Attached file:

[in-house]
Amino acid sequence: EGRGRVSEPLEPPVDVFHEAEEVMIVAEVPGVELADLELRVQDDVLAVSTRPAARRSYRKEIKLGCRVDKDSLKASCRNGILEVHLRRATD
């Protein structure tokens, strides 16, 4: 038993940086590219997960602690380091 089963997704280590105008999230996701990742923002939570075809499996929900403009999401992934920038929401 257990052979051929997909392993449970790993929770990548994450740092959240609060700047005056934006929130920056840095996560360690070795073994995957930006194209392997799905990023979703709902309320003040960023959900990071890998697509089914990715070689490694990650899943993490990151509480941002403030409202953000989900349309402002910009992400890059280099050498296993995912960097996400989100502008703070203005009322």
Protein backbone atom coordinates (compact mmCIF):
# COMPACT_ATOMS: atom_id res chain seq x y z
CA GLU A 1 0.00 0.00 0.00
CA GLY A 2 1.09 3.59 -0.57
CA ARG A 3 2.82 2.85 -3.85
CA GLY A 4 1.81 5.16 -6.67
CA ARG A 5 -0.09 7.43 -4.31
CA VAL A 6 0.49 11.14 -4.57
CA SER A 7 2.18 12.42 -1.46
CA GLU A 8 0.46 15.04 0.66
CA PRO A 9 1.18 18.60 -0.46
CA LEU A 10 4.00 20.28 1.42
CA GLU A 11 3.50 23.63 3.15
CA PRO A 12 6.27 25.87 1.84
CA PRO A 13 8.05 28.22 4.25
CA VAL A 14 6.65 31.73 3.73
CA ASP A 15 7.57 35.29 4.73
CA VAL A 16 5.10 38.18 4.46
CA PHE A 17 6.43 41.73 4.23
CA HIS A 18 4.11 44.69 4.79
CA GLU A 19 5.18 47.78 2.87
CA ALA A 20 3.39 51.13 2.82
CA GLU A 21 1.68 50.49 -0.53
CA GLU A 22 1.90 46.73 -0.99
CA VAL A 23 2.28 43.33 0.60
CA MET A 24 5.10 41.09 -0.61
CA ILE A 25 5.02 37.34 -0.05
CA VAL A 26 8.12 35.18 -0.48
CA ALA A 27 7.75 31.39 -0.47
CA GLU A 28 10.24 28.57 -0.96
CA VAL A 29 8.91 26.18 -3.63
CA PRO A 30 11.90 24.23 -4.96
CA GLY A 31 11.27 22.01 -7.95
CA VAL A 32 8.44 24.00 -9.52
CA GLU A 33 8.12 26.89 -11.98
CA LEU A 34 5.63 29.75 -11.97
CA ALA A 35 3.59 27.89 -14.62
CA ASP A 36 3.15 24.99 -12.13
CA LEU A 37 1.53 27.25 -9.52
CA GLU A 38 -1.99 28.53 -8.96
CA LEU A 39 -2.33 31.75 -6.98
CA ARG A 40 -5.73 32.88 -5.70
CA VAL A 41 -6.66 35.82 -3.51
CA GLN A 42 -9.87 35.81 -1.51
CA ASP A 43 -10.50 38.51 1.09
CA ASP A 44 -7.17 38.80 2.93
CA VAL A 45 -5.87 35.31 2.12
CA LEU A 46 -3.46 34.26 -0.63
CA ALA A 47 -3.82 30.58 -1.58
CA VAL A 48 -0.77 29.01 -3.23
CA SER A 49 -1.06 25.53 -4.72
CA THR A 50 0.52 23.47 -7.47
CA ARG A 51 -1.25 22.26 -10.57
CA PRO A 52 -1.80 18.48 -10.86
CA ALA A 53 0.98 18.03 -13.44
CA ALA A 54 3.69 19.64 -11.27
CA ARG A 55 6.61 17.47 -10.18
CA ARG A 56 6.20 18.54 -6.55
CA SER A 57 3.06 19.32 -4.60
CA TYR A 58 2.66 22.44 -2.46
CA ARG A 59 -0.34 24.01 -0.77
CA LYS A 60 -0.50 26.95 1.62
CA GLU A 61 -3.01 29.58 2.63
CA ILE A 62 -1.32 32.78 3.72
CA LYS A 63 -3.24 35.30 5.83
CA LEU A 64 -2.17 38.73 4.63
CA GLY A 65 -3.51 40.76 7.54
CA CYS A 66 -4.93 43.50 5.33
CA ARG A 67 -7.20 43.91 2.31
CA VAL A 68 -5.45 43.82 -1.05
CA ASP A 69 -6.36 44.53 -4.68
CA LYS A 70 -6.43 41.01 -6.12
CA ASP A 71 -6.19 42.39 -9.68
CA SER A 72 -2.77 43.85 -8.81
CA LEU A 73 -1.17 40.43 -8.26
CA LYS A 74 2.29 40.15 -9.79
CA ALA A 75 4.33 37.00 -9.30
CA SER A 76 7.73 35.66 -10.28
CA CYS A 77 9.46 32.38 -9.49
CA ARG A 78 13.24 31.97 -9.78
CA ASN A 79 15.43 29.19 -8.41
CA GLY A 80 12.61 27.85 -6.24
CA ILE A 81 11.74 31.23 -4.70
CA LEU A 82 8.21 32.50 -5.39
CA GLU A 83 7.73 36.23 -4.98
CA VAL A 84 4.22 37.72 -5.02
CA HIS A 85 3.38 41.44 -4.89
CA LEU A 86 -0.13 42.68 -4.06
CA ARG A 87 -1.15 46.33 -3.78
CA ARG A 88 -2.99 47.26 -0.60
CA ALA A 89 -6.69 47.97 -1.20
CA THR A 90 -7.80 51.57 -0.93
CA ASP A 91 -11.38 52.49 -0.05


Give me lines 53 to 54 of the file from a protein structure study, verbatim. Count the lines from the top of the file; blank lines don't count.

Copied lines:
CA VAL A 48 -0.77 29.01 -3.23
CA SER A 49 -1.06 25.53 -4.72